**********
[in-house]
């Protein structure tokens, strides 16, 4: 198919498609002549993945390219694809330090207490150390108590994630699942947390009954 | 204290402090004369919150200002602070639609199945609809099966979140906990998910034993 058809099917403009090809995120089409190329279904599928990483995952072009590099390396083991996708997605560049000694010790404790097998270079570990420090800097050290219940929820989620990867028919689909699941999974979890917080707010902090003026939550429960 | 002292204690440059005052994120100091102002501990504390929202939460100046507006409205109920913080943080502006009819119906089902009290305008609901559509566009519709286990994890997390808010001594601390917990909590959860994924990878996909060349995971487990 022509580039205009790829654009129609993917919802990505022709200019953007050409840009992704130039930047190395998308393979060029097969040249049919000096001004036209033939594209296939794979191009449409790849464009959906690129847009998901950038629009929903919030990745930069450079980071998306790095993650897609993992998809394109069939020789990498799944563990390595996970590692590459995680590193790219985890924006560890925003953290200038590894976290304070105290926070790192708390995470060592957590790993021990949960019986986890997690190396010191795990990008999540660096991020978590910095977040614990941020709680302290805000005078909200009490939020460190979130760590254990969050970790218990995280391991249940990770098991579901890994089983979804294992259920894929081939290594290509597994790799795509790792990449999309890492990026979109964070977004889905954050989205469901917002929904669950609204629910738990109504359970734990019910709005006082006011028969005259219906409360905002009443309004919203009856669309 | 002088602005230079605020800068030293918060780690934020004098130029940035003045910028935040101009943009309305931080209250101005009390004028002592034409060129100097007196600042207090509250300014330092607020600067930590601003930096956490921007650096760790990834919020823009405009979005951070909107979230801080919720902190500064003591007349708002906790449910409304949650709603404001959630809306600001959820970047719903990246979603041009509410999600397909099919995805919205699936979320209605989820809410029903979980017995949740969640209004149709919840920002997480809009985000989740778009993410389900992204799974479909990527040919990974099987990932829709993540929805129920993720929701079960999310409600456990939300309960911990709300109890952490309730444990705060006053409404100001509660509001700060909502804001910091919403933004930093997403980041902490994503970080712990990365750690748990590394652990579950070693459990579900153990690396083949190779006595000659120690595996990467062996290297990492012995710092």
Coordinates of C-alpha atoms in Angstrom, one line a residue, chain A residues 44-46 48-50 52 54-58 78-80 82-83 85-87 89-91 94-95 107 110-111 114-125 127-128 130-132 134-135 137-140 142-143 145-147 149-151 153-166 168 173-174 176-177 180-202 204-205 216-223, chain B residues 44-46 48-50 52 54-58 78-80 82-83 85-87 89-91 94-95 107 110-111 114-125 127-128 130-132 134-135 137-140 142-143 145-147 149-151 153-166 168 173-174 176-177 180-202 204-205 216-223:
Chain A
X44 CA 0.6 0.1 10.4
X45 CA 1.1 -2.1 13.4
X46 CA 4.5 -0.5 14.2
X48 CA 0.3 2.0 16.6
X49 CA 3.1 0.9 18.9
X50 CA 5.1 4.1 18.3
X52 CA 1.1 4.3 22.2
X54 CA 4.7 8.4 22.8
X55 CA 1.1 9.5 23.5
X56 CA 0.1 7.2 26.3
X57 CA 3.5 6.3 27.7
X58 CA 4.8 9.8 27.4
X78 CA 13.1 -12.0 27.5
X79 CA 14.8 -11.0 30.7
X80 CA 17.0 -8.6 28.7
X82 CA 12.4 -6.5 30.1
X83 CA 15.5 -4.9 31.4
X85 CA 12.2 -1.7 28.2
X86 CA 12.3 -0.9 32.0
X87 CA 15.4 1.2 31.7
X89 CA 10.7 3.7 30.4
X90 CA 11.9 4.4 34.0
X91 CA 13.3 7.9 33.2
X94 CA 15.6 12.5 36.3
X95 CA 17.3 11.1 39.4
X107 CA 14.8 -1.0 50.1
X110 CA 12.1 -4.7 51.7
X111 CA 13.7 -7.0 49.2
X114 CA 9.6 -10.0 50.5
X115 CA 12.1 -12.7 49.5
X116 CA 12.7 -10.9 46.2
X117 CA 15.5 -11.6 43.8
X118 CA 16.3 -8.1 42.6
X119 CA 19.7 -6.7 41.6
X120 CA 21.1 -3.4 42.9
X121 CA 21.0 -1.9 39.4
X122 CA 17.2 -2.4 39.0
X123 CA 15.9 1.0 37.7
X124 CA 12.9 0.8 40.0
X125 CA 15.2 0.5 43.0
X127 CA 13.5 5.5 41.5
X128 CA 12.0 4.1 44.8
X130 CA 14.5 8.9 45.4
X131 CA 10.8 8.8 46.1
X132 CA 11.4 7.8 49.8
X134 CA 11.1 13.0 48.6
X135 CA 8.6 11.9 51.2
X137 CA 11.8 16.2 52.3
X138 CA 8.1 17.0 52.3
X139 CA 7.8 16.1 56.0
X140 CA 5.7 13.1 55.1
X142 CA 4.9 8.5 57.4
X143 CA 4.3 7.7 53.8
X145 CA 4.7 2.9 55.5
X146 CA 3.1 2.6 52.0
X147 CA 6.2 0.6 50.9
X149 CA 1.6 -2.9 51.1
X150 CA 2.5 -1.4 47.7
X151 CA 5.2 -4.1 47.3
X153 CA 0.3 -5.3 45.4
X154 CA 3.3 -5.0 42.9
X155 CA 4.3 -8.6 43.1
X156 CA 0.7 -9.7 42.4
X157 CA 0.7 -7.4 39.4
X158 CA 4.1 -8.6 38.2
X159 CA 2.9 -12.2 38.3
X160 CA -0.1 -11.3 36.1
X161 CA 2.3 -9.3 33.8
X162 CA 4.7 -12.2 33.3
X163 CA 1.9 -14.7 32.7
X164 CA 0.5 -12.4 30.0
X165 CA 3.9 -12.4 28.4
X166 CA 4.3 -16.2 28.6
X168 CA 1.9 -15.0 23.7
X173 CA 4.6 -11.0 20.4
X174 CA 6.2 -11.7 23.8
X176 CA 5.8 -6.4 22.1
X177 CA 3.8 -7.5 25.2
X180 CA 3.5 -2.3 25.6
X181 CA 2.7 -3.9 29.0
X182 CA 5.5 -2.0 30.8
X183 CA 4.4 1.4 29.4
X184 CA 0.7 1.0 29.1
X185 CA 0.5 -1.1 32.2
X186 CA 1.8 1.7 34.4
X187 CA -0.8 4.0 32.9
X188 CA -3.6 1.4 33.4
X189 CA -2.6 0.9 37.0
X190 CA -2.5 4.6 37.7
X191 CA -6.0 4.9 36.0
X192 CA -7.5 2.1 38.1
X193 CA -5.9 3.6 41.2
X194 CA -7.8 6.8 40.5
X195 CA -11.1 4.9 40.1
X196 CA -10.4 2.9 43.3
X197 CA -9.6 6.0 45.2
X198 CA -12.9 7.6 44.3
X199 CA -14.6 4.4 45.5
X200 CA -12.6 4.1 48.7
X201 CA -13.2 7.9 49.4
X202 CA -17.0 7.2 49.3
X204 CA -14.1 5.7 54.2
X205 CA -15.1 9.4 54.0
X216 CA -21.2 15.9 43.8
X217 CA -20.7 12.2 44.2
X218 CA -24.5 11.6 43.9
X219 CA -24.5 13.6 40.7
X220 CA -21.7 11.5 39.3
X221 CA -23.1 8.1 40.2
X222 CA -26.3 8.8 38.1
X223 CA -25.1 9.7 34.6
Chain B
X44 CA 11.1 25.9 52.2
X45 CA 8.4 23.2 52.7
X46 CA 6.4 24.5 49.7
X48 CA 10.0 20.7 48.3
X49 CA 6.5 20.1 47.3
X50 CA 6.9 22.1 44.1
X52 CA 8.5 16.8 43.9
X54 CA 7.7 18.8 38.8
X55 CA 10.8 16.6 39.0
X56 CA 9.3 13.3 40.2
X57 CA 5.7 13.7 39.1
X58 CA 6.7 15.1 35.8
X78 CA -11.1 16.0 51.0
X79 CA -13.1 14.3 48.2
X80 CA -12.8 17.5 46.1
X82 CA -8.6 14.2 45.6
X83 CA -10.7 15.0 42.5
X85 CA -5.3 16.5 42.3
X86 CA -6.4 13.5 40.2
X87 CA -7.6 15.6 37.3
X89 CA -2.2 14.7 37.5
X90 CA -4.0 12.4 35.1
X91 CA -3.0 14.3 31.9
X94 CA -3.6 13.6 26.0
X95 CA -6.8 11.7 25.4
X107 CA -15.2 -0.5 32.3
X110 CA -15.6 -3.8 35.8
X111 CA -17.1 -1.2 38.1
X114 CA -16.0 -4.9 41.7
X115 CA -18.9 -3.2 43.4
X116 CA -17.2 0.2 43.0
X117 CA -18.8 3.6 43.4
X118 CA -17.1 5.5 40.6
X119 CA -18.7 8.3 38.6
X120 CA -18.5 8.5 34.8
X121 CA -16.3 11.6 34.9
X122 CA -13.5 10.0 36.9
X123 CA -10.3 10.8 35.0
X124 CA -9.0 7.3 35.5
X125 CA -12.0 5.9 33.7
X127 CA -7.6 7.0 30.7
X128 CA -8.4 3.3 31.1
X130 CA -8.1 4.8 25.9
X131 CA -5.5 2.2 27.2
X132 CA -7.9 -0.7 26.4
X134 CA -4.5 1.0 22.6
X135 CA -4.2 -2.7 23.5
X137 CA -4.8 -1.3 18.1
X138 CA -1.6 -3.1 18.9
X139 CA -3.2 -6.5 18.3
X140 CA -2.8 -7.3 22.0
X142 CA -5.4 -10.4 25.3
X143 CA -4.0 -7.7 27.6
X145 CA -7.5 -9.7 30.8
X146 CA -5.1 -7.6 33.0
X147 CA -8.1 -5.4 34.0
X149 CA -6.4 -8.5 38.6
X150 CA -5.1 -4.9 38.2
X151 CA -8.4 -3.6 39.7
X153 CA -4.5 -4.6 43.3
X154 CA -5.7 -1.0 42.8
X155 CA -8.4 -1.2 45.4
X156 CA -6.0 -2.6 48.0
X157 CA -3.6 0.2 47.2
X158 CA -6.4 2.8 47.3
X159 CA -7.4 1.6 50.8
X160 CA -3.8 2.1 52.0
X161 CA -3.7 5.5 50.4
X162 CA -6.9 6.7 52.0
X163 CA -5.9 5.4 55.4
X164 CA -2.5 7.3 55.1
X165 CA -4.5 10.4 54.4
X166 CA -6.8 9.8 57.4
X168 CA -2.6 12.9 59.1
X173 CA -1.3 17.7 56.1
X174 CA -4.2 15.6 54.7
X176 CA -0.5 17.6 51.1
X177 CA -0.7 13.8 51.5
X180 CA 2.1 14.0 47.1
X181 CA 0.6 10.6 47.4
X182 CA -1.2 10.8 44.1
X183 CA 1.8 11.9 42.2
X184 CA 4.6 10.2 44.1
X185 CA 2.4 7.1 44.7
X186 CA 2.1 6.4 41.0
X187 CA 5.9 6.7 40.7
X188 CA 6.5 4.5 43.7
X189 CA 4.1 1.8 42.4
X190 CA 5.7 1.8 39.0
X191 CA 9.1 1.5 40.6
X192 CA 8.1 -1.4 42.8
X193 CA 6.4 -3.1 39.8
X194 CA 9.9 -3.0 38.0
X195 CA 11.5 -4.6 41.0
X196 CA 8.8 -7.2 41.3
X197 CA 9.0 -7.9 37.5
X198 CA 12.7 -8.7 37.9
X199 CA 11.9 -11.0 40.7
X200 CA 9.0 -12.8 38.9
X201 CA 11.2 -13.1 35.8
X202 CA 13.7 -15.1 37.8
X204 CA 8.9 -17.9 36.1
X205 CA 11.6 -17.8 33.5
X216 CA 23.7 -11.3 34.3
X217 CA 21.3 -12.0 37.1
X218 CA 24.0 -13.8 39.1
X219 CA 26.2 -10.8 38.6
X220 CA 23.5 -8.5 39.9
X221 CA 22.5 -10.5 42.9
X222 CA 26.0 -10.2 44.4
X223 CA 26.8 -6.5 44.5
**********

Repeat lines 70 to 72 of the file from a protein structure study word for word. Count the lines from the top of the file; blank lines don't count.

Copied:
X159 CA 2.9 -12.2 38.3
X160 CA -0.1 -11.3 36.1
X161 CA 2.3 -9.3 33.8